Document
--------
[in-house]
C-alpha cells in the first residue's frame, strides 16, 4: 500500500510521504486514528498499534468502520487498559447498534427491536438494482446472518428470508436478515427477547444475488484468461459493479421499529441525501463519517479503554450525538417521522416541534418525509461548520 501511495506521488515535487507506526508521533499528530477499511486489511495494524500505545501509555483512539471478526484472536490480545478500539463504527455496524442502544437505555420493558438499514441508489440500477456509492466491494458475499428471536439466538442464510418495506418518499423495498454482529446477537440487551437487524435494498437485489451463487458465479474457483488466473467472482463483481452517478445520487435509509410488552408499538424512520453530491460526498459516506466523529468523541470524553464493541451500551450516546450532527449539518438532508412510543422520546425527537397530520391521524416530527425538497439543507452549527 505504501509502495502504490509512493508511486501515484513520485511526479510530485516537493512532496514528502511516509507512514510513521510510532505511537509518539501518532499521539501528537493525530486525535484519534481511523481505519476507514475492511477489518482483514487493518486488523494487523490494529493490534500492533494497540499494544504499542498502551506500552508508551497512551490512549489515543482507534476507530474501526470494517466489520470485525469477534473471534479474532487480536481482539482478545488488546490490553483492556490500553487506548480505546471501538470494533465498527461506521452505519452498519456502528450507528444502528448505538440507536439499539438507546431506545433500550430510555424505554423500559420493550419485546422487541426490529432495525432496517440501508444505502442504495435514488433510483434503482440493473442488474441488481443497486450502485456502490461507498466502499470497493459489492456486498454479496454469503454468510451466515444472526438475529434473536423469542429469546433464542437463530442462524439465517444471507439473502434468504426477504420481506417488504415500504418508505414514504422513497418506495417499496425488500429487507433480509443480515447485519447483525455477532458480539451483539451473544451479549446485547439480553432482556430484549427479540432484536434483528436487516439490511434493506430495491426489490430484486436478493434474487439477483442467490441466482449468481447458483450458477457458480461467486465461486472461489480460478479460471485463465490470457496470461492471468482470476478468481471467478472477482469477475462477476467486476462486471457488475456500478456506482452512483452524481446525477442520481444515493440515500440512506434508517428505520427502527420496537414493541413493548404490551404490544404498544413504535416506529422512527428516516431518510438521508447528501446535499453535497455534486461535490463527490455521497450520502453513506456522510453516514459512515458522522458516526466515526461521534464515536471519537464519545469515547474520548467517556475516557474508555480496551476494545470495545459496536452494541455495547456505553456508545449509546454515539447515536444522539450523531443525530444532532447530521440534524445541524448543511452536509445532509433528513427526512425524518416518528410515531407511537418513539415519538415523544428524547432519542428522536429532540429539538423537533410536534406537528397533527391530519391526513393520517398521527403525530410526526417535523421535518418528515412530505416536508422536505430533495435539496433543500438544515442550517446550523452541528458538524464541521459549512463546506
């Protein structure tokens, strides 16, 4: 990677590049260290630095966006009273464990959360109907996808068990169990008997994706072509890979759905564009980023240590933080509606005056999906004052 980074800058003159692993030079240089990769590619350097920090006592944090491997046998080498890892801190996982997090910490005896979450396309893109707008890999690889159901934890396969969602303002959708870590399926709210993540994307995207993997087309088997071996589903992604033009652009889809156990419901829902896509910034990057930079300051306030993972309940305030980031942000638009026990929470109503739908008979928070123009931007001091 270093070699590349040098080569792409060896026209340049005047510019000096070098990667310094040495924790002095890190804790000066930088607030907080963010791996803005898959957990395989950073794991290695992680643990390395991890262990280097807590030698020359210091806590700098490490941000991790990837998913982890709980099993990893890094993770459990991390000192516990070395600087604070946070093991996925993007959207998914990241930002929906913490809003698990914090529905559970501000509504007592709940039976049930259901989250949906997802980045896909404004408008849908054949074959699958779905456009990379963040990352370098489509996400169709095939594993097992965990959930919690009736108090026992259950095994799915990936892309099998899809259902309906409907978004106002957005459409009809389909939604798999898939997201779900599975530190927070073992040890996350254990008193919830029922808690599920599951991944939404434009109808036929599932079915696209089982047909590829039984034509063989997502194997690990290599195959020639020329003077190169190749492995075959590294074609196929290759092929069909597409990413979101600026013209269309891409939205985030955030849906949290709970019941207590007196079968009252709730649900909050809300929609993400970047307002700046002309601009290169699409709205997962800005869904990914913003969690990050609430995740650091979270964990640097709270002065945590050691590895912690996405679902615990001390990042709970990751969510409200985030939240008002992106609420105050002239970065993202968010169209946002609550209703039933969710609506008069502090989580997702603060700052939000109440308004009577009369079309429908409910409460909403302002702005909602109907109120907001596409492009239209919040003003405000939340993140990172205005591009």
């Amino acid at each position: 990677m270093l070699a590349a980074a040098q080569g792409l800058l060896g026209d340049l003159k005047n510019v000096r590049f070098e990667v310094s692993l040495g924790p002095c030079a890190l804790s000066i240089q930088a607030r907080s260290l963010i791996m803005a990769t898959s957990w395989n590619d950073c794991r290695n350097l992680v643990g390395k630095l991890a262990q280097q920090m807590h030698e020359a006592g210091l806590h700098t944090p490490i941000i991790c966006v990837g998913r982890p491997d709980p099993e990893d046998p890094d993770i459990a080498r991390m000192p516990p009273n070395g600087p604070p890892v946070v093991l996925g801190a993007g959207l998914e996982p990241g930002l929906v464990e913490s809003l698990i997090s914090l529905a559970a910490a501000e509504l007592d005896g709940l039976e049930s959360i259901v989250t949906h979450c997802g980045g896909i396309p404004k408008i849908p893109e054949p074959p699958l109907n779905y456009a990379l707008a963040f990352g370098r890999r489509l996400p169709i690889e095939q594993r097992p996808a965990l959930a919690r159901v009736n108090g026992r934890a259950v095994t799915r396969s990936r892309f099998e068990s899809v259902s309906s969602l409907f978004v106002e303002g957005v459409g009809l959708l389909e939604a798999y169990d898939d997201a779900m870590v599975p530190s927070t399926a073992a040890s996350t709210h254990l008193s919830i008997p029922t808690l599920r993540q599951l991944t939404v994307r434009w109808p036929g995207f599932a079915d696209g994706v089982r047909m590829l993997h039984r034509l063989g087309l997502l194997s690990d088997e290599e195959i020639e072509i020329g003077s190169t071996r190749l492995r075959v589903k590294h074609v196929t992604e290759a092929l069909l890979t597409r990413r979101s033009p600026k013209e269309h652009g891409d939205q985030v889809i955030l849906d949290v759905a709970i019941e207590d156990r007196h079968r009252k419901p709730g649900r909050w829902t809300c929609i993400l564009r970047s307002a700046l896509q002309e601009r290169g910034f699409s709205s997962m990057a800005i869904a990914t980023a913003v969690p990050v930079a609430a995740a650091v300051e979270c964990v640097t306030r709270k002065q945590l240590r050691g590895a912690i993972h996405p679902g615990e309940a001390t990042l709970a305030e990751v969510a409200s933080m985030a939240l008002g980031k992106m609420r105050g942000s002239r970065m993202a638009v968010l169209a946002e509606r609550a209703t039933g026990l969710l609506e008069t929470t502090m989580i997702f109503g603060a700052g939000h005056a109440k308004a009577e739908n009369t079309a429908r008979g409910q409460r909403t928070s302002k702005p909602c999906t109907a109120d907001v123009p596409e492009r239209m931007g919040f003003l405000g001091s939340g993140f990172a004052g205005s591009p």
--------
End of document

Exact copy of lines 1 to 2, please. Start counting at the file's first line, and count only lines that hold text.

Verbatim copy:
[in-house]
C-alpha cells in the first residue's frame, strides 16, 4: 500500500510521504486514528498499534468502520487498559447498534427491536438494482446472518428470508436478515427477547444475488484468461459493479421499529441525501463519517479503554450525538417521522416541534418525509461548520 501511495506521488515535487507506526508521533499528530477499511486489511495494524500505545501509555483512539471478526484472536490480545478500539463504527455496524442502544437505555420493558438499514441508489440500477456509492466491494458475499428471536439466538442464510418495506418518499423495498454482529446477537440487551437487524435494498437485489451463487458465479474457483488466473467472482463483481452517478445520487435509509410488552408499538424512520453530491460526498459516506466523529468523541470524553464493541451500551450516546450532527449539518438532508412510543422520546425527537397530520391521524416530527425538497439543507452549527 505504501509502495502504490509512493508511486501515484513520485511526479510530485516537493512532496514528502511516509507512514510513521510510532505511537509518539501518532499521539501528537493525530486525535484519534481511523481505519476507514475492511477489518482483514487493518486488523494487523490494529493490534500492533494497540499494544504499542498502551506500552508508551497512551490512549489515543482507534476507530474501526470494517466489520470485525469477534473471534479474532487480536481482539482478545488488546490490553483492556490500553487506548480505546471501538470494533465498527461506521452505519452498519456502528450507528444502528448505538440507536439499539438507546431506545433500550430510555424505554423500559420493550419485546422487541426490529432495525432496517440501508444505502442504495435514488433510483434503482440493473442488474441488481443497486450502485456502490461507498466502499470497493459489492456486498454479496454469503454468510451466515444472526438475529434473536423469542429469546433464542437463530442462524439465517444471507439473502434468504426477504420481506417488504415500504418508505414514504422513497418506495417499496425488500429487507433480509443480515447485519447483525455477532458480539451483539451473544451479549446485547439480553432482556430484549427479540432484536434483528436487516439490511434493506430495491426489490430484486436478493434474487439477483442467490441466482449468481447458483450458477457458480461467486465461486472461489480460478479460471485463465490470457496470461492471468482470476478468481471467478472477482469477475462477476467486476462486471457488475456500478456506482452512483452524481446525477442520481444515493440515500440512506434508517428505520427502527420496537414493541413493548404490551404490544404498544413504535416506529422512527428516516431518510438521508447528501446535499453535497455534486461535490463527490455521497450520502453513506456522510453516514459512515458522522458516526466515526461521534464515536471519537464519545469515547474520548467517556475516557474508555480496551476494545470495545459496536452494541455495547456505553456508545449509546454515539447515536444522539450523531443525530444532532447530521440534524445541524448543511452536509445532509433528513427526512425524518416518528410515531407511537418513539415519538415523544428524547432519542428522536429532540429539538423537533410536534406537528397533527391530519391526513393520517398521527403525530410526526417535523421535518418528515412530505416536508422536505430533495435539496433543500438544515442550517446550523452541528458538524464541521459549512463546506